Saturday, February 20, 2010

Better Recovery of Energy from Waste Heat

A research team from Australia, India, and the US has created working thermocells capable of harvesting electrical energy from waste heat below 130 C, using carbon multi-walled nanotube electrodes.
These electrodes provide high electrochemically accessible surface areas and fast redox-mediated electron transfer, which significantly enhances thermocell current generation capacity and overall efficiency. The team showed efficiency of thermocells with MWNT electrodes to be as high as 1.4% of Carnot efficiency—3-fold higher than for previously demonstrated thermocells.

Research on utilizing low-grade heat from sources such as industrial waste streams, geothermal activity, and solar heating has focused on using solid-state thermoelectrics and Stirling engines to harvest low-grade waste heat as electrical energy. However, the researchers note, despite much progress over the past decades, current thermoelectric energy conversion technology is not very cost-effective and is constrained by physical and material limitations, while Stirling engine technology is disadvantaged by high initial cost and problems with long-term reliability.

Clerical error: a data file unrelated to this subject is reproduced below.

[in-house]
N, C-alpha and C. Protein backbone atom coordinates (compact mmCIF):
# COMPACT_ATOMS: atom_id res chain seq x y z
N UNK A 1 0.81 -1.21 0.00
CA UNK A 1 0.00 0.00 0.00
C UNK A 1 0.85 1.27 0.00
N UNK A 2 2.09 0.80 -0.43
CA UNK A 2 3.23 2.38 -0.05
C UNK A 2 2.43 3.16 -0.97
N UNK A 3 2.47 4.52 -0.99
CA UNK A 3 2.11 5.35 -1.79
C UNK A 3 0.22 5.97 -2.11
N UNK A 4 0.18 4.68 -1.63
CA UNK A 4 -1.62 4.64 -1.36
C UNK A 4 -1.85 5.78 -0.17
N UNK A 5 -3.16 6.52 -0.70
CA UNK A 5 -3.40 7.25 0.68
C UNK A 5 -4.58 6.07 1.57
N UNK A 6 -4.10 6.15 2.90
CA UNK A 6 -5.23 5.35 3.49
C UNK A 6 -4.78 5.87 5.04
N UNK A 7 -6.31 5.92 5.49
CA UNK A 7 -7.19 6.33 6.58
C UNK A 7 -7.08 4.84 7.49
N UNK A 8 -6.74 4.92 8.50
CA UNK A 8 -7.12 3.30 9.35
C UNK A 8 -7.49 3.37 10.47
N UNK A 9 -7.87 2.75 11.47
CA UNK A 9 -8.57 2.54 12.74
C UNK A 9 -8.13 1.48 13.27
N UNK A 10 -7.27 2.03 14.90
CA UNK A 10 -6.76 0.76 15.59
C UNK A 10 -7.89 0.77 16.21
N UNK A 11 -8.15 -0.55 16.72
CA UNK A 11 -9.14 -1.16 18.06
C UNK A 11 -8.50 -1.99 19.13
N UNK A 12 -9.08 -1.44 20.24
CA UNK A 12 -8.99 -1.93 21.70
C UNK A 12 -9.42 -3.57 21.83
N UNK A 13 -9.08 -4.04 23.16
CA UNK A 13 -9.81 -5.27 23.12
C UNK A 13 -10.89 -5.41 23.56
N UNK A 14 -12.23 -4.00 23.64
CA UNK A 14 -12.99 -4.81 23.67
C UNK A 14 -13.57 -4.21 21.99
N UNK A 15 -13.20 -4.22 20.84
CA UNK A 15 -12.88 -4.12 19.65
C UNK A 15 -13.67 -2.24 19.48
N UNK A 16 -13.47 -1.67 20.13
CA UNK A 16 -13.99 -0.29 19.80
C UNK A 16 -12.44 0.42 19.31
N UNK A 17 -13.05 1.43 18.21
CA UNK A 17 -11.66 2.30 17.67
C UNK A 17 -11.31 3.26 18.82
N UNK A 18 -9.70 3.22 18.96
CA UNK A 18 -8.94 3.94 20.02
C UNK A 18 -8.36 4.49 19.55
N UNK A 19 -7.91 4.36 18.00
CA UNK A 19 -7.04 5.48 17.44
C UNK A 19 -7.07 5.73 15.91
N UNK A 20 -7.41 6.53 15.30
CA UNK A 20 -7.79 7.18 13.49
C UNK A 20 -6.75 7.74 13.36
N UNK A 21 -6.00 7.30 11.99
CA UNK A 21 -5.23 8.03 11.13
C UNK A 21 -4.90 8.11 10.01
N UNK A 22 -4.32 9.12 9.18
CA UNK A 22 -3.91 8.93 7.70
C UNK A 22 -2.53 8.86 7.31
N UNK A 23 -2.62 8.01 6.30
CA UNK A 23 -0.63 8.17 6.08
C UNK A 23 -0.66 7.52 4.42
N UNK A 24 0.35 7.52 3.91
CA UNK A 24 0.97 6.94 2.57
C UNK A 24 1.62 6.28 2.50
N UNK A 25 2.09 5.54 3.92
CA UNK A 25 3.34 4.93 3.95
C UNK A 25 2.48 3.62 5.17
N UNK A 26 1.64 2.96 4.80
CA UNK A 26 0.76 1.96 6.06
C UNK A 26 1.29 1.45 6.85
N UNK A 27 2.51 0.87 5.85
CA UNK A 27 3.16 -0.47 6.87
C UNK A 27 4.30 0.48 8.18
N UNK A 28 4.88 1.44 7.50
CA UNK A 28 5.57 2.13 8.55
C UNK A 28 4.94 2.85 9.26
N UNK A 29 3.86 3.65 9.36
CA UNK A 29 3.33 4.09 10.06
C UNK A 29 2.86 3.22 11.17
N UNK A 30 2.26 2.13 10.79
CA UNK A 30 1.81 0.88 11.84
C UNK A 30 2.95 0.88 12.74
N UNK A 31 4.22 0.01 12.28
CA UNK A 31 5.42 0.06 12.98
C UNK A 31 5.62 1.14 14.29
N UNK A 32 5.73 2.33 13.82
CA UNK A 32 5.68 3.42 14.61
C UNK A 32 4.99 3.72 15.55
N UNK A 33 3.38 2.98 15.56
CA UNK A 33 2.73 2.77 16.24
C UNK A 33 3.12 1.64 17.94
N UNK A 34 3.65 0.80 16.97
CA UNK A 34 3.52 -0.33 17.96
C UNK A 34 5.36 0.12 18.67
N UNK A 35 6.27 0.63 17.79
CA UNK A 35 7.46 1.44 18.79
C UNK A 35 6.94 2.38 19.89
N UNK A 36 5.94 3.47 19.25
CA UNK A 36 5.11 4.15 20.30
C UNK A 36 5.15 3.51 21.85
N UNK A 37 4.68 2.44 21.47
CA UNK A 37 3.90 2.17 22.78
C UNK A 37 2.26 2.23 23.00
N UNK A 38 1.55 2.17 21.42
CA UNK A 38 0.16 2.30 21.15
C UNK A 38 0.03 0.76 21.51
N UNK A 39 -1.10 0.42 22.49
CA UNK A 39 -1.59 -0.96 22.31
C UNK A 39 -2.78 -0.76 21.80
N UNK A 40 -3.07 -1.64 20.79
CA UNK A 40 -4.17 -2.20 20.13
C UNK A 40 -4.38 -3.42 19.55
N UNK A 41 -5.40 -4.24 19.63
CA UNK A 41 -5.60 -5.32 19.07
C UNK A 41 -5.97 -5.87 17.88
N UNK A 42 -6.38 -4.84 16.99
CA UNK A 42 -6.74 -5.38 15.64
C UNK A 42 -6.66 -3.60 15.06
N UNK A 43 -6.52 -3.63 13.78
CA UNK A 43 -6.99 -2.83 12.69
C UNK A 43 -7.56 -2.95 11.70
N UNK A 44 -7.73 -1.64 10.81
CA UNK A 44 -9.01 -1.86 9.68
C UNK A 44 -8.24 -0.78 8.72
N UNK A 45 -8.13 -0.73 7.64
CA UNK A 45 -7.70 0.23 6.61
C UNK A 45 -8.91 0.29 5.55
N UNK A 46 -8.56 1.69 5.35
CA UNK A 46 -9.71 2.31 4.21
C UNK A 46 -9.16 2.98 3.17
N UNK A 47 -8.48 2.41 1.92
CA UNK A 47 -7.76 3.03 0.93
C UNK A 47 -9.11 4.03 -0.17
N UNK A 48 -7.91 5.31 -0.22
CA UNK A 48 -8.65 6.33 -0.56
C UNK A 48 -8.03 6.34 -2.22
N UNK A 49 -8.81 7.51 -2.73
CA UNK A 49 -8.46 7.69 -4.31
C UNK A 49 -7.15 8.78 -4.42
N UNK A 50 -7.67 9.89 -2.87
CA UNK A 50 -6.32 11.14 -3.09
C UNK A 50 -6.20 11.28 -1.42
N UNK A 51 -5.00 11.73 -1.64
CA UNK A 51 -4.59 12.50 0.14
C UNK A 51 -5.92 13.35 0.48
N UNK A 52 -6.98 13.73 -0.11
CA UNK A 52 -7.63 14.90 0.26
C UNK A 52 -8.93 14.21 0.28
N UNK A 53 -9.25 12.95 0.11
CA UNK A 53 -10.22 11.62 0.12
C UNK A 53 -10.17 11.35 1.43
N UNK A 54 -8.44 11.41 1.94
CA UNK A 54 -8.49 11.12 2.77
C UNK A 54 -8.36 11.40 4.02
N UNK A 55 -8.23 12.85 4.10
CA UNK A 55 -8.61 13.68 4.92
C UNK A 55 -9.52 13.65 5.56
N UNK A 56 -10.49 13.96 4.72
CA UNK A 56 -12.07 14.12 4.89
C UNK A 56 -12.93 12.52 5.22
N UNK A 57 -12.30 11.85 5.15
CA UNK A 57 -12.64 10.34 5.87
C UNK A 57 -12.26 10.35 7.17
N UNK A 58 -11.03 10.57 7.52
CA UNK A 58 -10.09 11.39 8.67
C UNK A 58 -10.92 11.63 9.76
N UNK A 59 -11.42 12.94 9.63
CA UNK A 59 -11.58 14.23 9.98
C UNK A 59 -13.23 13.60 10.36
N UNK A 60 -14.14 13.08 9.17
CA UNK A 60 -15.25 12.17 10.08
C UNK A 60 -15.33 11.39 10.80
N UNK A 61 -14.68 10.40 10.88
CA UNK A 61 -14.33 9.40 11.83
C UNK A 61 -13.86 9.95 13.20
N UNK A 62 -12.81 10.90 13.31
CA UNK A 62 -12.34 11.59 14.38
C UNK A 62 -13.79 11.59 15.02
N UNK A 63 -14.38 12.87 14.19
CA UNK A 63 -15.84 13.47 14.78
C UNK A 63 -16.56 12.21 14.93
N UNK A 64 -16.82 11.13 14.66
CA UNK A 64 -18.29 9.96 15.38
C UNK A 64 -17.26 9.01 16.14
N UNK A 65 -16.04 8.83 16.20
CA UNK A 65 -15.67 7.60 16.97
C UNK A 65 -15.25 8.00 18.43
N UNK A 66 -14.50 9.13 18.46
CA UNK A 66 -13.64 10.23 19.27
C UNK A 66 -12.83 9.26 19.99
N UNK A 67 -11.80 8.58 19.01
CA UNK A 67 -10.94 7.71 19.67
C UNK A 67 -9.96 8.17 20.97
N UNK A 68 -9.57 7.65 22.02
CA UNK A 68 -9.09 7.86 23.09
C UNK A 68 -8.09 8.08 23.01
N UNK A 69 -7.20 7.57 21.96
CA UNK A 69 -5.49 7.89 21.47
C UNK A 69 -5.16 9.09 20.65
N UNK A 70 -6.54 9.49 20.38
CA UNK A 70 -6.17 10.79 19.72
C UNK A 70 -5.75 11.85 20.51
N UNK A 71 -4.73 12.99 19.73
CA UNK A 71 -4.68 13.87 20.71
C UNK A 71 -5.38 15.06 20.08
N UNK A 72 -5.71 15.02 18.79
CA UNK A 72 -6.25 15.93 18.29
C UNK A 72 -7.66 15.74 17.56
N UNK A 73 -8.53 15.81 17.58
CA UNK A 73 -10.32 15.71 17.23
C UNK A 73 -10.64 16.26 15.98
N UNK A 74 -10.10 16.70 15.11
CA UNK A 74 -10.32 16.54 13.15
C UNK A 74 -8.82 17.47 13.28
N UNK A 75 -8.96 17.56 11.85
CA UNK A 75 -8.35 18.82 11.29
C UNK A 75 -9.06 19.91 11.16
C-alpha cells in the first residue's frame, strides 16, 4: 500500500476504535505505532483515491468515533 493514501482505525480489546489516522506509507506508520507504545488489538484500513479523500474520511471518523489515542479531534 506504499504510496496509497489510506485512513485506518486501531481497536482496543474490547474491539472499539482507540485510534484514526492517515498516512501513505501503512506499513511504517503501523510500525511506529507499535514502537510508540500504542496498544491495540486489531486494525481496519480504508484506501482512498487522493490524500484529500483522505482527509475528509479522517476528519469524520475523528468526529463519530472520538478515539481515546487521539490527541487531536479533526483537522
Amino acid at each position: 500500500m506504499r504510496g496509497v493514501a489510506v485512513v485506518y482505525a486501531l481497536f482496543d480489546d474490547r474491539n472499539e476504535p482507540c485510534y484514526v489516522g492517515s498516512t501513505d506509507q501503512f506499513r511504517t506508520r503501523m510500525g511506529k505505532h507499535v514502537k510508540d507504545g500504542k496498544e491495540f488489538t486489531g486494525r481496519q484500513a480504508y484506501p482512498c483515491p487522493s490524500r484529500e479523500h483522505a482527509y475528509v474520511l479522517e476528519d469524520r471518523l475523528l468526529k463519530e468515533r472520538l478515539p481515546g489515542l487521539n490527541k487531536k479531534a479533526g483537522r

...Hu et al. developed carbon nanotube (CNT)-based thermocells that utilize the ferri/ferrocyanide redox couple and electrodes made from carbon-multiwalled nanotubes (MWNT) buckypaper and vertically aligned MWNT arrays. The buckypaper is made by a filtration process that is analogous to that used for making ordinary paper.

They found that the performance of MWNTs as thermocell electrodes supersedes that of conventional electrode materials, including platinum foil and graphite sheet. With a hot-side temperature of 65 °C and a temperature difference of 60 °C, they achieved a maximum output power of 1.8 W/m2 in a stagnant cell, corresponding to an efficiency relative to the Carnot cycle efficiency of 1.4%. _GCC

In other news, Raytheon has awarded a second-phase work order to Cyclone Power Technologies:
Pursuant to the work order, Cyclone will be developing preliminary designs, specifications and test parameters on a compact 10 hp (7.5 kW) external combustion engine for use in various power applications.

The proposed Cyclone engine would be designed to run on both traditional fuels and a monopropellant called Moden Fuel, which can combust in the absence of oxygen. (Moden Fuel was originally developed by James R. Moden, Inc. to power US Navy torpedoes.)_GCC
The US defense department is also looking into using the Cyclone engine to power autonomous robots that would be capable of powering themselves from biomass and other waste carbons.



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